Concussion occurs from an impact to the head that results in rotation and acceleration forces that stretch the brain tissue. It is a very common injury that affects millions of people every year worldwide.
The harmful long-term effects that range from chronic cognitive symptoms to progressive neurodegenerative diseases are now acknowledged. However, even more common than concussions are subconcussive blows to the head, which usually result in acute symptoms.
Subconcussive blows to the head are observed in millions of people who participate in sports, who are in the military service, or who experience medical conditions such as head banging in children with autism. Because there is often no evidence of immediate clinical symptoms, subconcussive blows to the head are generally considered to be harmless among athletes, parents, coaches, and even physicians.
Until recently, technical limitations have made it nearly impossible to detect subtle brain alterations following repetitive subconcussive brain trauma. Using highly sensitive neuroimaging techniques, we have now demonstrated for the first time alterations in the brain's microstructure in soccer players who are at high exposure to repetitive subconcussive impacts. This finding is not only very alarming given the more than 250 million soccer players worldwide, but, and most importantly, it suggests that even repetitive subconcussive blows to the head may lead to long-term alterations of the brain's structure and function.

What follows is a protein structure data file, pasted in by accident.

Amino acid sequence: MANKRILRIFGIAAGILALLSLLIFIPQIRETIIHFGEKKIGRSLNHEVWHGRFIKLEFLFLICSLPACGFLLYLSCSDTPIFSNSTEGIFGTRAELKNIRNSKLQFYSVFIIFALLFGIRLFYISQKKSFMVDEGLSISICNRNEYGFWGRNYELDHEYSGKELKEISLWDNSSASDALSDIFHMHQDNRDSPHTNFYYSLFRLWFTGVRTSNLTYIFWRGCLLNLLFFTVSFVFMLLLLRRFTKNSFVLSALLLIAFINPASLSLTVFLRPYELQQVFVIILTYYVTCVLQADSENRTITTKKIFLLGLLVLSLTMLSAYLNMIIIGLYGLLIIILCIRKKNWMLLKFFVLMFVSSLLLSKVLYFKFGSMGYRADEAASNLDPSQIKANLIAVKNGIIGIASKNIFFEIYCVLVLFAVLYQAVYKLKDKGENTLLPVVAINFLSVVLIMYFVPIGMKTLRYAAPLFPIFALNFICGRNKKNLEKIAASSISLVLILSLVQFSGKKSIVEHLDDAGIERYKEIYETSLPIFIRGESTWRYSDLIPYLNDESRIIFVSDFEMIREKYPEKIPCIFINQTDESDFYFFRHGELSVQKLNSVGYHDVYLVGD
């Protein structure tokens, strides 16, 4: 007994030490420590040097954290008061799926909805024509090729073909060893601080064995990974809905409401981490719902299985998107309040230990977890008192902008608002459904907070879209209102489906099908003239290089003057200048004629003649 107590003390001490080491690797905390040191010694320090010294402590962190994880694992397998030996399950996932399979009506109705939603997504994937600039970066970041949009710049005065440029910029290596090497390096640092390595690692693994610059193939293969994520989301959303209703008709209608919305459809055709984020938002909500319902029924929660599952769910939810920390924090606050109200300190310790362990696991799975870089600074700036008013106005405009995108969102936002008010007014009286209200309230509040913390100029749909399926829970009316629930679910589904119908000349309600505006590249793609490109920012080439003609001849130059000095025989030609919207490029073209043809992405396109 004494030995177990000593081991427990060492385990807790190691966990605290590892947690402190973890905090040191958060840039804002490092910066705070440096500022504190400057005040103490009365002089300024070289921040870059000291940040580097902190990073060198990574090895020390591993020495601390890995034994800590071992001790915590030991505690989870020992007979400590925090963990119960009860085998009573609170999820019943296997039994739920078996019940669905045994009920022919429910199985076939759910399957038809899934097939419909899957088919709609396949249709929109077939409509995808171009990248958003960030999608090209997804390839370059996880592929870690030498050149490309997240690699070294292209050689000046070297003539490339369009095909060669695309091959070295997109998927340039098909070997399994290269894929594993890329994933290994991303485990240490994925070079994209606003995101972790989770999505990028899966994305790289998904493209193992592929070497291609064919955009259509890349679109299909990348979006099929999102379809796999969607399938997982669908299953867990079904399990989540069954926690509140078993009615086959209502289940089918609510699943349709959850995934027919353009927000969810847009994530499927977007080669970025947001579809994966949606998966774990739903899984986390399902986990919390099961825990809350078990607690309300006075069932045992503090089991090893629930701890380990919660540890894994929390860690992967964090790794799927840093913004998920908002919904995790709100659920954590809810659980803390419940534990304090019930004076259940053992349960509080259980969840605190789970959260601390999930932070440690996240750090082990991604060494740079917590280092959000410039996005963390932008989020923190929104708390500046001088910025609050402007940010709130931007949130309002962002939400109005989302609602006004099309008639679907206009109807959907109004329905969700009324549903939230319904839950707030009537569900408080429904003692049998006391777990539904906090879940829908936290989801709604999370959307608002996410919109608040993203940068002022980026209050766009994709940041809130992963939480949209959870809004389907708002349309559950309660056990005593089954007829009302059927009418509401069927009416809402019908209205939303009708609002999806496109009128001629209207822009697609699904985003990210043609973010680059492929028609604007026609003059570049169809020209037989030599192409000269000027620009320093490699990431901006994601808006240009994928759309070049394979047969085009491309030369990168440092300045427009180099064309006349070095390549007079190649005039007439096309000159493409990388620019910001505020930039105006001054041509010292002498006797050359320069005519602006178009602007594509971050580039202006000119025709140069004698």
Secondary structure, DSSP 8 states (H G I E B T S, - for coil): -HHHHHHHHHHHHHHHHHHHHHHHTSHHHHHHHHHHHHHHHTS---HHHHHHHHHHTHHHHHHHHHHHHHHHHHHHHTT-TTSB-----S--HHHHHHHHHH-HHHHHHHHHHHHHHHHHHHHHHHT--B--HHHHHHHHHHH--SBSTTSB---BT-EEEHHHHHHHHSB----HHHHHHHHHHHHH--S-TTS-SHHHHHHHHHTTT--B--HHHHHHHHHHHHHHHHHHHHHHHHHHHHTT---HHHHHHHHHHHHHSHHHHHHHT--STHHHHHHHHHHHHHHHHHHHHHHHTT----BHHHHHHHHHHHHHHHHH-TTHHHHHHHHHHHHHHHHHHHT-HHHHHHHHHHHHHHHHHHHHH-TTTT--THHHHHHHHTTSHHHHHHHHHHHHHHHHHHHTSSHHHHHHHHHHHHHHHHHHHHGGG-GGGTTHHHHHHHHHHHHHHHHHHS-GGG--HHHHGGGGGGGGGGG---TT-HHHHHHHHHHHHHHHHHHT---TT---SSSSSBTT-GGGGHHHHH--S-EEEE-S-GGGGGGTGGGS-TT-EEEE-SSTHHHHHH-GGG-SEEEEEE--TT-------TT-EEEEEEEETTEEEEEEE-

The overarching aim of this project is to detect and to characterize alterations in the brain's structure, function and connectivity due to exposure to repetitive subconcussive brain trauma and to identify the role of risk factors.
We propose a multidisciplinary (e.g., neuroradiologists, computer scientists, neuroscientists, physicists), longitudinal study, which follows young professional youth soccer players over time, and uses cutting-edge neuroimaging and biochemical techniques. By focusing on soccer as an example of a sport where subconcussive blows are commonly observed, we can begin to understand the risks of repetitive subconcussive blows to the head, and, most importantly, we can begin to understand which factors determine recovery versus those factors that lead to persistent symptoms, cognitive impairments, and brain alterations.
The results of this project will dramatically change our understanding of the effects of subconcussive brain trauma and it will lead to a new understanding of underlying causes and risk factors. This knowledge will, in turn, lead to new horizons of research for the early diagnosis, treatment, and prevention of long-term consequences of brain injury, and thus change the landscape of global health.